768 %\begin{methoddesc}[SolverOptions]{getSmoother}{}
769 %returns the key of the smoother used in \AMG.
770 %\end{methoddesc}
771
772 %\begin{methoddesc}[SolverOptions]{setAMGInterpolation}{\optional{method=\var{None}}}
773 %sets interpolation method for \AMG to
774 %\member{CLASSIC_INTERPOLATION_WITH_FF_COUPLING},
775 %\member{CLASSIC_INTERPOLATION}, or
776 %\member{DIRECT_INTERPOLATION}.
777 %\end{methoddesc}
778
779 %\begin{methoddesc}[SolverOptions]{getAMGInterpolation}{}
780 %returns the key of the interpolation method for \AMG.
781 %\end{methoddesc}
782
783 %\begin{methoddesc}[SolverOptions]{setNumSweeps}{\optional{sweeps=2}}
784 %sets the number of sweeps in a \JACOBI or \GAUSSSEIDEL preconditioner.
785 %\end{methoddesc}
786
787 %\begin{methoddesc}[SolverOptions]{getNumSweeps}{}
788 %returns the number of sweeps in a \JACOBI or \GAUSSSEIDEL preconditioner.
789 %\end{methoddesc}
790
791 %\begin{methoddesc}[SolverOptions]{setNumPreSweeps}{\optional{sweeps=2}}
792 %sets the number of sweeps in the pre-smoothing step of \AMG.
793 %\end{methoddesc}
794
795 %\begin{methoddesc}[SolverOptions]{getNumPreSweeps}{}
796 %returns the number of sweeps in the pre-smoothing step of \AMG.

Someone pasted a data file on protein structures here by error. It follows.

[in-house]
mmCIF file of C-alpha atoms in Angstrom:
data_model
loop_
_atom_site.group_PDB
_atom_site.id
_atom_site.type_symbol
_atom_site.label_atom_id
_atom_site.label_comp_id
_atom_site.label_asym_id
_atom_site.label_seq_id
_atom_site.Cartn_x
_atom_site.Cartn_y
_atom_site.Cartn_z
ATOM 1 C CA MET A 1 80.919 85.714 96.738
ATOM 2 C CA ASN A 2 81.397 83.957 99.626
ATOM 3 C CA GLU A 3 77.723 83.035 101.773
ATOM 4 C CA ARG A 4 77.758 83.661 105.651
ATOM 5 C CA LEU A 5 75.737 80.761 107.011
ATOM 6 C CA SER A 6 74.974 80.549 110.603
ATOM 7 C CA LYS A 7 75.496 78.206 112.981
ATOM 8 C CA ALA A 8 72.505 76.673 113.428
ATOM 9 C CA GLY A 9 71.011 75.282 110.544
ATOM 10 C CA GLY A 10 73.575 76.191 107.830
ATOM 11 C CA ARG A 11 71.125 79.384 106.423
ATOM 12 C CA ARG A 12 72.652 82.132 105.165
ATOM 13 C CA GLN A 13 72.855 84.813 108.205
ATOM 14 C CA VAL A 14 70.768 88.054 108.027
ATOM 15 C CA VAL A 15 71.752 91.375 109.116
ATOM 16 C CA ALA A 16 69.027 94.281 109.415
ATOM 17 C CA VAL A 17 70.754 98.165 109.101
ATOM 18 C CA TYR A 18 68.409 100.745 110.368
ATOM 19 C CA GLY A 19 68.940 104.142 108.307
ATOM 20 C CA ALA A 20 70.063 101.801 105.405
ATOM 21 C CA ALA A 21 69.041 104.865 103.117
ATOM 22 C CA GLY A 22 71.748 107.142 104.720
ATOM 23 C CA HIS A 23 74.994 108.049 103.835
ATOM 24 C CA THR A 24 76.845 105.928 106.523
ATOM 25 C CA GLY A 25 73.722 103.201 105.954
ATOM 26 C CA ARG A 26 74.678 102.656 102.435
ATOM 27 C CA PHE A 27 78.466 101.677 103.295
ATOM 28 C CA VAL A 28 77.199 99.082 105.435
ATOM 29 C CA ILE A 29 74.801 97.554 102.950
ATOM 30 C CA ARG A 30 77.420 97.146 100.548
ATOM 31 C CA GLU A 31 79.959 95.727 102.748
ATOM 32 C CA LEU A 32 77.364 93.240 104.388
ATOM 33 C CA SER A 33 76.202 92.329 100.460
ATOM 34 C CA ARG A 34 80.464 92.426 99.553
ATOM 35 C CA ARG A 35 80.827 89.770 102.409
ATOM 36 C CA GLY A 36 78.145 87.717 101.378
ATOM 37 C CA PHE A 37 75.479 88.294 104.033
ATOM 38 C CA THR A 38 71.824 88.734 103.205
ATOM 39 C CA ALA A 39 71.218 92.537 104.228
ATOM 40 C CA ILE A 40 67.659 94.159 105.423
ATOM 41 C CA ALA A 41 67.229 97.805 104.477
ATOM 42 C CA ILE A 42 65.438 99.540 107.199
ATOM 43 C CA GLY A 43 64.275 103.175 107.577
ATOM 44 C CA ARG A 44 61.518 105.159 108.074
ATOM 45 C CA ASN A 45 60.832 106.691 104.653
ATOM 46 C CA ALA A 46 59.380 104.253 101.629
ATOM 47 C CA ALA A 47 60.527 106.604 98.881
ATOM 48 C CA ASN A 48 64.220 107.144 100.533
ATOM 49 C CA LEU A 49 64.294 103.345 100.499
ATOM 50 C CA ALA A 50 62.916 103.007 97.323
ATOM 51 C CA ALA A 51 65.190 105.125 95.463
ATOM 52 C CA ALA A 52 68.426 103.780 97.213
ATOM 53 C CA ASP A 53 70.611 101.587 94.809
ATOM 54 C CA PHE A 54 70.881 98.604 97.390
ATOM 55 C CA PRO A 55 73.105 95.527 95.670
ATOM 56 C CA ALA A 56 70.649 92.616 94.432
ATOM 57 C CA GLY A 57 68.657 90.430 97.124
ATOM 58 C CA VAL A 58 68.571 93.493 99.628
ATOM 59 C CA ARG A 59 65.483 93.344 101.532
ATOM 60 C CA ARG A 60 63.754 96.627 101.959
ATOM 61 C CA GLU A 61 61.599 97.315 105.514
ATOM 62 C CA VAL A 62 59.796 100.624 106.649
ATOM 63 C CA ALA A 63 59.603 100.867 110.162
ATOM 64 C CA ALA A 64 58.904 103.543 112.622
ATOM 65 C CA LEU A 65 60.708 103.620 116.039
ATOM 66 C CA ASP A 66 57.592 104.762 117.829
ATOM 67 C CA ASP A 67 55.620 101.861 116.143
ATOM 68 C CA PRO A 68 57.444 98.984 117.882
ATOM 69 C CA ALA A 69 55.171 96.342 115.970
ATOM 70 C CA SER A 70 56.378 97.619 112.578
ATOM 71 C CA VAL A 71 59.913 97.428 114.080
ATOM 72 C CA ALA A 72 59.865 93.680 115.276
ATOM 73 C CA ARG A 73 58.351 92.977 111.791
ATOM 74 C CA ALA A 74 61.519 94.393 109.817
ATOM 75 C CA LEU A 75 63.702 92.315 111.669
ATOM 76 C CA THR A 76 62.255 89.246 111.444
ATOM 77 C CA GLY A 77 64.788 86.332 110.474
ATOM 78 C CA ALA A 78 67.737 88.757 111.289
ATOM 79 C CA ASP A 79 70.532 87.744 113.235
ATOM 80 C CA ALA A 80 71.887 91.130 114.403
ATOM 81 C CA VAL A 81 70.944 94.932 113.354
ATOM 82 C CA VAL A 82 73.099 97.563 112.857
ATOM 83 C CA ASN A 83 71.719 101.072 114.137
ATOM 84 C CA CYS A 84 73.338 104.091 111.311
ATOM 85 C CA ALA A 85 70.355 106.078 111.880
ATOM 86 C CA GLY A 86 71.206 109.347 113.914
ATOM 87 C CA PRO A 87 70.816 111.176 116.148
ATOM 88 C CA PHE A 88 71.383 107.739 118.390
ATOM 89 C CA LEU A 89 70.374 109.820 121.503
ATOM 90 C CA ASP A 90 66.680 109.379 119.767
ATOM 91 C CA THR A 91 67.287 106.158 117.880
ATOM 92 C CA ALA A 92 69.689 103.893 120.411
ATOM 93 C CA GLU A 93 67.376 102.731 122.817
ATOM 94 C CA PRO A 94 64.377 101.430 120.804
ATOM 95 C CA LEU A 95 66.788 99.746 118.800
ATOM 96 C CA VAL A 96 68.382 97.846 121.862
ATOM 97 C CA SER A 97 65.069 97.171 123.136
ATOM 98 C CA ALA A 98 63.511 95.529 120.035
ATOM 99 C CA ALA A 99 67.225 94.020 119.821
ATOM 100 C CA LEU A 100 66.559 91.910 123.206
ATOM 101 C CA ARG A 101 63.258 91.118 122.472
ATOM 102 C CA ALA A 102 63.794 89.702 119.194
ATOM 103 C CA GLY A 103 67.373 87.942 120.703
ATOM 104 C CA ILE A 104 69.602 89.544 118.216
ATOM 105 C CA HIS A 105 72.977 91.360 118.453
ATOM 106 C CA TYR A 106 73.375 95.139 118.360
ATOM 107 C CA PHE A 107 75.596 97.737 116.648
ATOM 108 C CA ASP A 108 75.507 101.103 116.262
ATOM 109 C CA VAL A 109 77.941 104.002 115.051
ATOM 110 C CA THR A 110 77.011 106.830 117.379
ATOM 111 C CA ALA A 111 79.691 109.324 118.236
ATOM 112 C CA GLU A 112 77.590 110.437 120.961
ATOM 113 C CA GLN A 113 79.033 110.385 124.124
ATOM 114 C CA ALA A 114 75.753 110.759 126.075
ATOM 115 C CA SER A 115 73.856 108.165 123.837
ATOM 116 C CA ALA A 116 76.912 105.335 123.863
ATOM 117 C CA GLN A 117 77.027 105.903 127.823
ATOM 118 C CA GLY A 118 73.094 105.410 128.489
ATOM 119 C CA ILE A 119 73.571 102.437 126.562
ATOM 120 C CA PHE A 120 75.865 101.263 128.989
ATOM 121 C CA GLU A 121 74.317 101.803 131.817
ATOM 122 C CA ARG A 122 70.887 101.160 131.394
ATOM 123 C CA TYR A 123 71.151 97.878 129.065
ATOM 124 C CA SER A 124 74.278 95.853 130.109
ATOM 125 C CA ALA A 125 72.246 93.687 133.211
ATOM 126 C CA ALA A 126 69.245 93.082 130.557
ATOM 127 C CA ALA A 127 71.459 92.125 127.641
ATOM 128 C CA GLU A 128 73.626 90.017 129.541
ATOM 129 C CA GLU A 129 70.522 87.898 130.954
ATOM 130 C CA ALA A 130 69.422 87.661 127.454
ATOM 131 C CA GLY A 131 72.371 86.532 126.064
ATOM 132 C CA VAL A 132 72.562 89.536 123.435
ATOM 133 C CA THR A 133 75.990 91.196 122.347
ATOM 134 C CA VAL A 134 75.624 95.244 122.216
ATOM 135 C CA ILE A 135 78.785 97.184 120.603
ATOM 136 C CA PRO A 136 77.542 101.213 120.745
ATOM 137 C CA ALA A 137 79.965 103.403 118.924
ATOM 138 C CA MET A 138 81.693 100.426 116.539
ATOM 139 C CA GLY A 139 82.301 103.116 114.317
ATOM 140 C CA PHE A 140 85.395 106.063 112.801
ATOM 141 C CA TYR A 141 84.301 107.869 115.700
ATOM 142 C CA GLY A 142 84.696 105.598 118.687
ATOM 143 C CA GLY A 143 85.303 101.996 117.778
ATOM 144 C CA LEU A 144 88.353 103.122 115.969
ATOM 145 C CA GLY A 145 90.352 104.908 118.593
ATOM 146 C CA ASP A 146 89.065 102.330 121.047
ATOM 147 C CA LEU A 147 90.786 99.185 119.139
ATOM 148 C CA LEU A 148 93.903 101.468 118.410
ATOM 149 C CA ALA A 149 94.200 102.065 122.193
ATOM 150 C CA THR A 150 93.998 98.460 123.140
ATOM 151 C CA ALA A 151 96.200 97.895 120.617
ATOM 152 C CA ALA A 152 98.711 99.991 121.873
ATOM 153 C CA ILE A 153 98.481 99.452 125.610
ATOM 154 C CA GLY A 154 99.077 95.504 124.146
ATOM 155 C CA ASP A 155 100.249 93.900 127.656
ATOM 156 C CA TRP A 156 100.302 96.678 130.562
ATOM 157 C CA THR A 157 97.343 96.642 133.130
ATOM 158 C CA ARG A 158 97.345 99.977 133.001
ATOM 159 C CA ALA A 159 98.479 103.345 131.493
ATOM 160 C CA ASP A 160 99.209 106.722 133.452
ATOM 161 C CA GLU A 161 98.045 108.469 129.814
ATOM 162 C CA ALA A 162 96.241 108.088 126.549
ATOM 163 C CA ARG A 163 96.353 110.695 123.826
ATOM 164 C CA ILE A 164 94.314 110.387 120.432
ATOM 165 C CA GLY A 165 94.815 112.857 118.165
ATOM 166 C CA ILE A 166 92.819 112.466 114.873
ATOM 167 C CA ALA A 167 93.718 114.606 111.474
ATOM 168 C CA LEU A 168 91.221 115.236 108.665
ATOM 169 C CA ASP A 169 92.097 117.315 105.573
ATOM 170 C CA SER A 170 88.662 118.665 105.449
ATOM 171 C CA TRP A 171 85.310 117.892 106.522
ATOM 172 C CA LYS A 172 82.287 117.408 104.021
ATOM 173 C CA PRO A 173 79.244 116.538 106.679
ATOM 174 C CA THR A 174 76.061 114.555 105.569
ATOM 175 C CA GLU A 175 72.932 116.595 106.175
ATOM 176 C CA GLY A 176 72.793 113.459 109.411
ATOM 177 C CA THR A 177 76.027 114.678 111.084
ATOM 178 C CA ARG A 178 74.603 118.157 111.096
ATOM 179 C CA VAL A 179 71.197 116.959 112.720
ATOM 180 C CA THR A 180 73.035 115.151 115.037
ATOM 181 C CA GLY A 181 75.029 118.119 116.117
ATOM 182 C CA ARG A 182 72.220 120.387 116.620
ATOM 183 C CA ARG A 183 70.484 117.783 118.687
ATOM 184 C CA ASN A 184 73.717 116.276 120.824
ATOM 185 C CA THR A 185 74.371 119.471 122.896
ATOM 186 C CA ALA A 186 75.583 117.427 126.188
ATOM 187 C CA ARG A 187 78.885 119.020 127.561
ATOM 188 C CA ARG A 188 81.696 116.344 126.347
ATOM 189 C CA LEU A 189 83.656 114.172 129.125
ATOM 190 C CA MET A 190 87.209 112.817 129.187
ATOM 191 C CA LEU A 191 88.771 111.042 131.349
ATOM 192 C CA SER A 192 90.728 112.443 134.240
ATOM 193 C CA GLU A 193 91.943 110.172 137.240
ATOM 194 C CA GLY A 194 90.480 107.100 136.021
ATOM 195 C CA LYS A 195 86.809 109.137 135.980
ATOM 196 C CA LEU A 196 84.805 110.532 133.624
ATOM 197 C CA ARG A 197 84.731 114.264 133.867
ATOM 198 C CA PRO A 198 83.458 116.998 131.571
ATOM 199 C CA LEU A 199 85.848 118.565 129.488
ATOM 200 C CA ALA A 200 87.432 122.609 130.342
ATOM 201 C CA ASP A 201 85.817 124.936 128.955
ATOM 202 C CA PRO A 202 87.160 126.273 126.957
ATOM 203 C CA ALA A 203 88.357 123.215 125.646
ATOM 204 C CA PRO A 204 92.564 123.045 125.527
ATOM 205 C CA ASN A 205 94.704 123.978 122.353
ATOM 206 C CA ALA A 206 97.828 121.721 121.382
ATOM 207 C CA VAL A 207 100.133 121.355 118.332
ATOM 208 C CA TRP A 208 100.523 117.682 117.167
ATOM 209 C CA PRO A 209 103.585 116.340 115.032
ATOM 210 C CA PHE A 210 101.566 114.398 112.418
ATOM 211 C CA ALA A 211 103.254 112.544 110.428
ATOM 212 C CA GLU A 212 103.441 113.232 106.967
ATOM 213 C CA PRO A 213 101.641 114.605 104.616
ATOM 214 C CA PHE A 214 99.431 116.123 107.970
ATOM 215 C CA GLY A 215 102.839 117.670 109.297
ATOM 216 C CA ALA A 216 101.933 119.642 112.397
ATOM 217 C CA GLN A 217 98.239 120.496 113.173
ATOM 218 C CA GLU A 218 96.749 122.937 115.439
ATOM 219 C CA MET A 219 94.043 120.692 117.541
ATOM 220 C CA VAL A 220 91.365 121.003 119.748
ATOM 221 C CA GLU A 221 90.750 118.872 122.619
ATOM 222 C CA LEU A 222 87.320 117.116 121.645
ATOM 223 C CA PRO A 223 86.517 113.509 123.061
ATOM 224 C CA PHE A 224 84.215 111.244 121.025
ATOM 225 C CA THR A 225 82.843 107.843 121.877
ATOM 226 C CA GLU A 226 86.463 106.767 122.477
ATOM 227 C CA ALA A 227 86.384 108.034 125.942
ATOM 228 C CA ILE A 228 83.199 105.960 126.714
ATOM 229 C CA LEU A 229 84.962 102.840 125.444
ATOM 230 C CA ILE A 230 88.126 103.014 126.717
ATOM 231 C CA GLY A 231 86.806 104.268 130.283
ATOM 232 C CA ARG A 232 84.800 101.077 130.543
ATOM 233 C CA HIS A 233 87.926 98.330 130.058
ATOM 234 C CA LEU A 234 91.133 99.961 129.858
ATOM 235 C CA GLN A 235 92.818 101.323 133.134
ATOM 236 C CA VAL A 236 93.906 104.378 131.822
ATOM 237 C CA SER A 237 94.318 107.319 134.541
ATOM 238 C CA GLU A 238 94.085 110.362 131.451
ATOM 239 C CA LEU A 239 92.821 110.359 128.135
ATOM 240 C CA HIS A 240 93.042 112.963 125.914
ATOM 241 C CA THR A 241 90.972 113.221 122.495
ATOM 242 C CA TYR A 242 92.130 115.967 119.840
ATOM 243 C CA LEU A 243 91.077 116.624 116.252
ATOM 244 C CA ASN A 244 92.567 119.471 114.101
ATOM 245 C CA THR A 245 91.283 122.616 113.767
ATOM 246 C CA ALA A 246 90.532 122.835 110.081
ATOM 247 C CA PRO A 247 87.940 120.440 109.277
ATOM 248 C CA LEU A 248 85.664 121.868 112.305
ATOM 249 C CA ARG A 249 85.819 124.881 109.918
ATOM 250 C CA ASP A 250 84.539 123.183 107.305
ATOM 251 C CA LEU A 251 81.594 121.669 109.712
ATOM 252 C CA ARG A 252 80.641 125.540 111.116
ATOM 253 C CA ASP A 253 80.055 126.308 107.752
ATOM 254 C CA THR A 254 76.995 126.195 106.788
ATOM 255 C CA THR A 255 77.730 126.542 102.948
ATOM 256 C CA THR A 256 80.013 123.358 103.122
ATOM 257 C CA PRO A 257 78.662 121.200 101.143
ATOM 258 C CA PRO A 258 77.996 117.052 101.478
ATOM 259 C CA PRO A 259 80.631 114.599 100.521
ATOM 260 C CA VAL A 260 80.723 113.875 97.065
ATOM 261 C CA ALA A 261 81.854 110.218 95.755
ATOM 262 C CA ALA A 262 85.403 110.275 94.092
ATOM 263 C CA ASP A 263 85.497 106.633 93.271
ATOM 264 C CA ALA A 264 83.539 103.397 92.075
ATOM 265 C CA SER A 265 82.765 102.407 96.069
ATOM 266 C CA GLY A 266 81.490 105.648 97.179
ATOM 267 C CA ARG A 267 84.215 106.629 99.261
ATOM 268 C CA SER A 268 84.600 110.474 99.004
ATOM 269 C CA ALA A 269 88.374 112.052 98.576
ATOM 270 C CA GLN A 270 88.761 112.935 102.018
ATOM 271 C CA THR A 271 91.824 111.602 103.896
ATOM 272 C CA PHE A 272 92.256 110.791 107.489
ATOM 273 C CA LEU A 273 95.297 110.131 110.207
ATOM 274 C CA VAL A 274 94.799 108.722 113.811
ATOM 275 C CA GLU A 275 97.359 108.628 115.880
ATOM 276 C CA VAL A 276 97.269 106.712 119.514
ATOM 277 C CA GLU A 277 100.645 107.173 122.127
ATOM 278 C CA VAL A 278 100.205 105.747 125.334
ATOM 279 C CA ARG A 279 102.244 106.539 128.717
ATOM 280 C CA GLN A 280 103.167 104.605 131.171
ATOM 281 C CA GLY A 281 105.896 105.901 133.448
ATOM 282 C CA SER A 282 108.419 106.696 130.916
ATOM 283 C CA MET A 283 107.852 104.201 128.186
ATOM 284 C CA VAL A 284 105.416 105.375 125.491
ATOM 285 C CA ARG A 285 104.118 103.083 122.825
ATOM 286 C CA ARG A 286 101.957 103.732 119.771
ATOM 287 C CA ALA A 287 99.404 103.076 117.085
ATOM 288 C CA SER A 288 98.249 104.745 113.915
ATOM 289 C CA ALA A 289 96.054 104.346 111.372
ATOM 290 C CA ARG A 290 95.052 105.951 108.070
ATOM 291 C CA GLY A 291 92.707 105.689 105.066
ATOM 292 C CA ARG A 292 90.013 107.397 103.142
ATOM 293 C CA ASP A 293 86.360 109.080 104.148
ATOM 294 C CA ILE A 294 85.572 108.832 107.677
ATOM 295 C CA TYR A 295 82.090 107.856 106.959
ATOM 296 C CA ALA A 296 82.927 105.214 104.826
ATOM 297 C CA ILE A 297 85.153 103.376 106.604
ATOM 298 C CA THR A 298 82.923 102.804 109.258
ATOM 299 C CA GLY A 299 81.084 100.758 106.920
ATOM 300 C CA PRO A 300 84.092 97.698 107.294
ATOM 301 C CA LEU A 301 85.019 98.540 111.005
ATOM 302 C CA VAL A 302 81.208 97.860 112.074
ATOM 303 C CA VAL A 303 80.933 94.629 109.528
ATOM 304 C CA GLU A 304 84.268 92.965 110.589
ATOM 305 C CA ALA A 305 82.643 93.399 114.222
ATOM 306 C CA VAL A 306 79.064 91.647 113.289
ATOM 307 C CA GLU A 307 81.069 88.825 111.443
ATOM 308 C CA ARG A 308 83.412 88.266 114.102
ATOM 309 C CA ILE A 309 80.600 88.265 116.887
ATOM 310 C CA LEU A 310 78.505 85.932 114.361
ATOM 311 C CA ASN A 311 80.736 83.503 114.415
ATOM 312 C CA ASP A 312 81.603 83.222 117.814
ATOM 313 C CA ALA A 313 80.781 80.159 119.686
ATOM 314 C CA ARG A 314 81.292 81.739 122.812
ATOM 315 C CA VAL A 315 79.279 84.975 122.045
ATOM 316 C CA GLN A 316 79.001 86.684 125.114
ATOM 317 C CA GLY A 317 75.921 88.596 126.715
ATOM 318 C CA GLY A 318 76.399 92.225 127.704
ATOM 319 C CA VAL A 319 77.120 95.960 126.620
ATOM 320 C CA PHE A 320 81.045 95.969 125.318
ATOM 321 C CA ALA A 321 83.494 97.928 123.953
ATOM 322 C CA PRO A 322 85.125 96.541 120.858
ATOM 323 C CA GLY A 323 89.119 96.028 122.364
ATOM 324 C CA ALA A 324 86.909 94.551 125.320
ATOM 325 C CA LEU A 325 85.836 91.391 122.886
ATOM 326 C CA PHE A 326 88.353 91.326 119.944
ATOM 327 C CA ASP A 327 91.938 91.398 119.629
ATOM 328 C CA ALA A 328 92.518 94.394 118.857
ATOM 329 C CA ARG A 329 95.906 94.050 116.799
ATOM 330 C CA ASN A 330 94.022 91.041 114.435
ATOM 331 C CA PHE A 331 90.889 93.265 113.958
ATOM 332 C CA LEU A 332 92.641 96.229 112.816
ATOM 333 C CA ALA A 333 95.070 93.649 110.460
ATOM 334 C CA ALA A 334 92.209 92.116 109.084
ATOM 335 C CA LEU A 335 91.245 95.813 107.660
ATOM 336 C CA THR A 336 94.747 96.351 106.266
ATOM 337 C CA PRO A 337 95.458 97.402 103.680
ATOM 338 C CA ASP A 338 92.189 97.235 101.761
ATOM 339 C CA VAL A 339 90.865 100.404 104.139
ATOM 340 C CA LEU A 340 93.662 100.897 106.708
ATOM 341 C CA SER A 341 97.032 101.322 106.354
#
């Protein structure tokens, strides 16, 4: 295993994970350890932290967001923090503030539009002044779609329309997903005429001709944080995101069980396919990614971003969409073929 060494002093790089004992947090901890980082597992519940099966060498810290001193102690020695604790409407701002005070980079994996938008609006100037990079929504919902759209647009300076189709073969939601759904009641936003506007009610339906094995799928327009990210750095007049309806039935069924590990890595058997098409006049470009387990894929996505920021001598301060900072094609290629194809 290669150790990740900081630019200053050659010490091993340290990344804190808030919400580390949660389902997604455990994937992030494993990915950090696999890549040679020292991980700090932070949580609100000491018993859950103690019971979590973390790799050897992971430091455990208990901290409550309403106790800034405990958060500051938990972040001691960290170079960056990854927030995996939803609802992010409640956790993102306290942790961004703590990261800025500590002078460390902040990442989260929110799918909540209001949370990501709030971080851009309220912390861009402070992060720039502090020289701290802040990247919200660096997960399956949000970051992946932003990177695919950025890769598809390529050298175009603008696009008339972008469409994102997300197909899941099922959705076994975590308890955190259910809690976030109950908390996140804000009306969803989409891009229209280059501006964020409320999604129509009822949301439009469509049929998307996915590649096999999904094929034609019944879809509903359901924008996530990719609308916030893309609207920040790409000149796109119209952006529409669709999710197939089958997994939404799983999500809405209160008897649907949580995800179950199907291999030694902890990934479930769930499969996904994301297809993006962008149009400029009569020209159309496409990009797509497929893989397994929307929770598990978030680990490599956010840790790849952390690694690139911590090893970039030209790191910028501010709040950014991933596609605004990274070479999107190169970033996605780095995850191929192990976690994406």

797 %\end{methoddesc}
798
799 %\begin{methoddesc}[SolverOptions]{setNumPostSweeps}{\optional{sweeps=2}}
800 %sets the number of sweeps in the post-smoothing step of \AMG.
801 %\end{methoddesc}
802
803 %\begin{methoddesc}[SolverOptions]{getNumPostSweeps}{}
804 %returns he number of sweeps in the post-smoothing step of \AMG.
805 %\end{methoddesc}
806
807 \begin{methoddesc}[SolverOptions]{setTolerance}{\optional{rtol=1.e-8}}
808 sets the relative tolerance for the solver. The actual meaning of tolerance
809 depends on the underlying PDE library. In most cases, the tolerance
810 will only consider the error from solving the discrete problem but will
811 not consider any discretization error.
812 \end{methoddesc}
813
814 \begin{methoddesc}[SolverOptions]{getTolerance}{}
815 returns the relative tolerance for the solver.
816 \end{methoddesc}
817
818 \begin{methoddesc}[SolverOptions]{setAbsoluteTolerance}{\optional{atol=0.}}
819 sets the absolute tolerance for the solver. The actual meaning of tolerance
820 depends on the underlying PDE library. In most cases, the tolerance
821 will only consider the error from solving the discrete problem but will
822 not consider any discretization error.
823 \end{methoddesc}
824
825 \begin{methoddesc}[SolverOptions]{getAbsoluteTolerance}{}